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anguished

[ang-gwisht] /ˈæŋ gwɪʃt/
adjective
1.
feeling, showing, or accompanied by anguish.
2.
resulting from or produced by anguish.
Origin
1350-1400
1350-1400; Middle English; see anguish, -ed3
Related forms
nonanguished, adjective
unanguished, adjective

anguish

[ang-gwish] /ˈæŋ gwɪʃ/
noun
1.
excruciating or acute distress, suffering, or pain:
the anguish of grief.
verb (used with object)
2.
to inflict with distress, suffering, or pain.
verb (used without object)
3.
to suffer, feel, or exhibit anguish:
to anguish over the loss of a loved one.
Origin
1175-1225; Middle English anguisse < Old French < Latin angustia tight place, equivalent to angust(us) narrow + -ia -ia; cf. anxious; akin to anger
Synonyms
1. agony, torment, torture. See pain.
Antonyms
1. delight, comfort, relief.
Dictionary.com Unabridged
Based on the Random House Dictionary, © Random House, Inc. 2014.
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Examples from the web for anguished
  • Peck often played morally anguished heroes who displayed grace under fire.
  • Brokers reported anguished calls from retail clients begging for a piece of the action.
  • All sorts of sober sociological theories could be advanced to explain the anguished turmoil of adolescence.
  • But the tone is of fatalistic humour, not anguished exasperation.
  • What happened next has disappeared into an anguished blur of guilt and confusion.
  • Even that would foreshadow a further anguished transfer of populations.
  • So far he seems to be emerging from the typically anguished national debate with his stature perhaps even enhanced.
  • The dancers kept striking anguished poses, for no discernible reason.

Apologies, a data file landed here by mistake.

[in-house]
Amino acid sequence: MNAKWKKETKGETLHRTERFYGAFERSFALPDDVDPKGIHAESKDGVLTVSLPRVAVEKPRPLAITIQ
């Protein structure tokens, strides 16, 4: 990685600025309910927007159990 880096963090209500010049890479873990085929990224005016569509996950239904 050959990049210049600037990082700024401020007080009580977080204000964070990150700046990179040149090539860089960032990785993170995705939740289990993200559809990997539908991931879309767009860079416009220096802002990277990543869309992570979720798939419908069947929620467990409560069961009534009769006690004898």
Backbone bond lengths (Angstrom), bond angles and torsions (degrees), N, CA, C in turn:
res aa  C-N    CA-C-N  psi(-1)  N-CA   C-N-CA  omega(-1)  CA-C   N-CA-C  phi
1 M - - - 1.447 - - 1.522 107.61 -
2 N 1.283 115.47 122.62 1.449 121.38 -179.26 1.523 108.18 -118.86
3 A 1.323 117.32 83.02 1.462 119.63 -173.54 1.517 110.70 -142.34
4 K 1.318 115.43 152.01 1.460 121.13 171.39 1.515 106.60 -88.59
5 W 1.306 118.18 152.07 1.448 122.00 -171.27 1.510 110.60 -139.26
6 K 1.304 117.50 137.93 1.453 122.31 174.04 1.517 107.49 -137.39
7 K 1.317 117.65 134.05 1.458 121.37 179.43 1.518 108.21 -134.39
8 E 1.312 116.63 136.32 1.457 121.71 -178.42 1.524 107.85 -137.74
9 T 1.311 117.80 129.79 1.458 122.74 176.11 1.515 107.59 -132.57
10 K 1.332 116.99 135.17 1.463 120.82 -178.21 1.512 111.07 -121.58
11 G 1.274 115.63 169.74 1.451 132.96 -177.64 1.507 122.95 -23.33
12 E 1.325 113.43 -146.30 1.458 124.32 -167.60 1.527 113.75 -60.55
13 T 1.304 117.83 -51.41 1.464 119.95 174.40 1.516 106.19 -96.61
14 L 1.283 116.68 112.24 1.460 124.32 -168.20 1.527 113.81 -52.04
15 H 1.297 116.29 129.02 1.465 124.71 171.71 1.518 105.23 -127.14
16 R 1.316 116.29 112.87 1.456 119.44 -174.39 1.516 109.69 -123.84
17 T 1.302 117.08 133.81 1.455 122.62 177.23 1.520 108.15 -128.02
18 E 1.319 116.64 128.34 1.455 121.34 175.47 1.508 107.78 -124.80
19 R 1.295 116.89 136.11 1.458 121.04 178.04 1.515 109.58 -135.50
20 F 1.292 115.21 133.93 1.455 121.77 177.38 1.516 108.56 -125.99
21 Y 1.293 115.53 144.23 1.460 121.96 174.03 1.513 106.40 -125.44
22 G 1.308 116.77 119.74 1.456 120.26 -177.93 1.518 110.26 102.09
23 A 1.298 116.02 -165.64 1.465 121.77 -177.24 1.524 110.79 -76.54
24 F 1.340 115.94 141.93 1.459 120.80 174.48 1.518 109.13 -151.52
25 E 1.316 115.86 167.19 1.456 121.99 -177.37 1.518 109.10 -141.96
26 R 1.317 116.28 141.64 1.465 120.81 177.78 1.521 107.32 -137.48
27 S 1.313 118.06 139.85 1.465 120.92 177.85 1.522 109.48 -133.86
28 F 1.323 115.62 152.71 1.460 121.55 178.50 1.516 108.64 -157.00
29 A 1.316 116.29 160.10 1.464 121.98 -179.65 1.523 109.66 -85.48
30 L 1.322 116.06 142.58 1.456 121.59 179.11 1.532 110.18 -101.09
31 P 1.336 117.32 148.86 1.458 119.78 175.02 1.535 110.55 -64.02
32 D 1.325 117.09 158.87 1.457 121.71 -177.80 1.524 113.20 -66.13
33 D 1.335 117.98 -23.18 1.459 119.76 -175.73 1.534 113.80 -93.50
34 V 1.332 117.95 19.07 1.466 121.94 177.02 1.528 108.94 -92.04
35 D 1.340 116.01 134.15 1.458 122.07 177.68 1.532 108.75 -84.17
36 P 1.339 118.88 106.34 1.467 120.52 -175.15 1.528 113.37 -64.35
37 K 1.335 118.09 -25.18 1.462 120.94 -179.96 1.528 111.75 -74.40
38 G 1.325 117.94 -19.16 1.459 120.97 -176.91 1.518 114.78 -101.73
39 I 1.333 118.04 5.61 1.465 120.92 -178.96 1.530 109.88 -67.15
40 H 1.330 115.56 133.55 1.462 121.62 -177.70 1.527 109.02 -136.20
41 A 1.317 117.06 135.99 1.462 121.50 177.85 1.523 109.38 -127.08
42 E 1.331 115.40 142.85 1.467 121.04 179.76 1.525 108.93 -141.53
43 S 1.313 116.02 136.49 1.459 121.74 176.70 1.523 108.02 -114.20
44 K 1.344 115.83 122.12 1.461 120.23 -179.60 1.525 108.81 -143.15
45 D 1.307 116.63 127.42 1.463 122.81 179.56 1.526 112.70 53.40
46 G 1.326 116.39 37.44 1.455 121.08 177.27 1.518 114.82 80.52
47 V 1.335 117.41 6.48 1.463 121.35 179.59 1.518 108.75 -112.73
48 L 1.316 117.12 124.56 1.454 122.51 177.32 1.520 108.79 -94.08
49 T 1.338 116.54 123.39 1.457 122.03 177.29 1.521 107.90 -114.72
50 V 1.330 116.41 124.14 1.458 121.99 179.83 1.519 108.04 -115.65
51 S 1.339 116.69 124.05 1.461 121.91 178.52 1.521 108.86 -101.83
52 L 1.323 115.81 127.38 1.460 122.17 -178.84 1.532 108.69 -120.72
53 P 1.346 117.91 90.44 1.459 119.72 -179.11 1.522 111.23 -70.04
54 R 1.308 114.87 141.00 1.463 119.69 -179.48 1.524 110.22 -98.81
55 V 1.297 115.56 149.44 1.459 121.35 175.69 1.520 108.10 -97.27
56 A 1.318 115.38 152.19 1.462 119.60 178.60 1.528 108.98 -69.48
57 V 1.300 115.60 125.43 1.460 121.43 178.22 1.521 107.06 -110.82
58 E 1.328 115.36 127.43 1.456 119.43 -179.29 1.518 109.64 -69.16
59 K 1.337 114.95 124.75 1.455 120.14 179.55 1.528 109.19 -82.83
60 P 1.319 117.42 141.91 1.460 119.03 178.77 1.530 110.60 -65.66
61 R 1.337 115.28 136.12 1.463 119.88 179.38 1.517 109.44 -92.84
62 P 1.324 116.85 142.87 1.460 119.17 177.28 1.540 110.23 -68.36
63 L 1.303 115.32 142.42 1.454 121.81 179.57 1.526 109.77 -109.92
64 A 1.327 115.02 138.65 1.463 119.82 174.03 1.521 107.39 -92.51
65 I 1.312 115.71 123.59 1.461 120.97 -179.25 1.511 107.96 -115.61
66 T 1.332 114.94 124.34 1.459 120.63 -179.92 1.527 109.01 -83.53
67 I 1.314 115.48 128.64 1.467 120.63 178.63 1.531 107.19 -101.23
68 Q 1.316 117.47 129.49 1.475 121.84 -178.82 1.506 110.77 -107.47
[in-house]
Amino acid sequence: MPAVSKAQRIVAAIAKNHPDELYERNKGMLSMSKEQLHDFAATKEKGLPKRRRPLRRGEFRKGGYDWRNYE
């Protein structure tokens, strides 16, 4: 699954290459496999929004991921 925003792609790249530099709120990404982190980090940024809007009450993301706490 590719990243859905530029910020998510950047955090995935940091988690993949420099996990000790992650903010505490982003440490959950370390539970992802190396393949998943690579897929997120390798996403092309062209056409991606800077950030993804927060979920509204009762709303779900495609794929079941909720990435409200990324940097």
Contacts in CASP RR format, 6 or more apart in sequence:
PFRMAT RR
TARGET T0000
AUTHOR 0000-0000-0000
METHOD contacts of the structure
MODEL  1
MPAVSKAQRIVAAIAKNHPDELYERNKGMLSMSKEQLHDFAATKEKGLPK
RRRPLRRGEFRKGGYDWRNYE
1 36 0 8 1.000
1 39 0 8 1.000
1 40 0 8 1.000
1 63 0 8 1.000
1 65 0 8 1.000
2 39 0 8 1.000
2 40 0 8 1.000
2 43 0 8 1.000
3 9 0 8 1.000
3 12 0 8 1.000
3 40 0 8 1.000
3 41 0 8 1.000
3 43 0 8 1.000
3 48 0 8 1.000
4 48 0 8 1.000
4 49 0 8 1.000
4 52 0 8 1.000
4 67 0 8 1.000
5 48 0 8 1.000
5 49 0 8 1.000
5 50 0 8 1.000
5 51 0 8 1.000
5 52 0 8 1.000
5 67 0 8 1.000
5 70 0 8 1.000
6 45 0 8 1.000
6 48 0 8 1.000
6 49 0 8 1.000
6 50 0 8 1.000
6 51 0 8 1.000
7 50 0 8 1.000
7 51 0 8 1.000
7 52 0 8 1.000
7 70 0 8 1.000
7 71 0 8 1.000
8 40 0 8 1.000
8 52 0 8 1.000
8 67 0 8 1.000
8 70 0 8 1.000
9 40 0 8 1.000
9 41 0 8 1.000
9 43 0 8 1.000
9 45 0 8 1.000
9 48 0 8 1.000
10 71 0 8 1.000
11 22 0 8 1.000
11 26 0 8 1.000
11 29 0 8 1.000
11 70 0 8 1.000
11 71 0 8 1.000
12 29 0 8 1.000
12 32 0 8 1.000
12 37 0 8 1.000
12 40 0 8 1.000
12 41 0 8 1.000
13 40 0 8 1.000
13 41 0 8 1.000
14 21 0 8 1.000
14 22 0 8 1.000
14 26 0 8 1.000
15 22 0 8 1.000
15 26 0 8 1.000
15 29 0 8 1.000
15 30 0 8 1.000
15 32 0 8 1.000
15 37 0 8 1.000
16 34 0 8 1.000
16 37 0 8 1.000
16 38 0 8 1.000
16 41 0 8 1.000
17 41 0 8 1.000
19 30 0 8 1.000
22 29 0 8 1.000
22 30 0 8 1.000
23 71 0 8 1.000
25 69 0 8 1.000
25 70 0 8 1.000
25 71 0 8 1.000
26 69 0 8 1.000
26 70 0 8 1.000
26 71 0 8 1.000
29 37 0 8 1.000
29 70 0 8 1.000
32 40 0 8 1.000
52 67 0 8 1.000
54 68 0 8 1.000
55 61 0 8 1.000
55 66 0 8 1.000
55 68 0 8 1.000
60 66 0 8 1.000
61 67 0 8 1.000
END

• The environment was so hostile that some anguished mothers ended their children's lives.
  • Time has not paled his incisive, brooding and anguished quasi-biography.
British Dictionary definitions for anguished

anguish

/ˈæŋɡwɪʃ/
noun
1.
extreme pain or misery; mental or physical torture; agony
verb
2.
to afflict or be afflicted with anguish
Word Origin
C13: from Old French angoisse a strangling, from Latin angustia narrowness, from angustus narrow

anguished

/ˈæŋɡwɪʃt/
adjective
1.
feeling or expressing anguish
Collins English Dictionary - Complete & Unabridged 2012 Digital Edition
© William Collins Sons & Co. Ltd. 1979, 1986 © HarperCollins
Publishers 1998, 2000, 2003, 2005, 2006, 2007, 2009, 2012
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Word Origin and History for anguished

anguish

n.

c.1200, "acute bodily or mental suffering," from Old French anguisse, angoisse "choking sensation, distress, anxiety, rage," from Latin angustia (plural angustiae) "tightness, straitness, narrowness;" figuratively "distress, difficulty," from ang(u)ere "to throttle, torment" (see anger (v.)).

v.

early 14c., intransitive and reflexive; mid-14c., transitive, from Old French anguissier (Modern French angoisser), from anguisse (see anguish (n.)). Related: Anguished; anguishing.

Online Etymology Dictionary, © 2010 Douglas Harper
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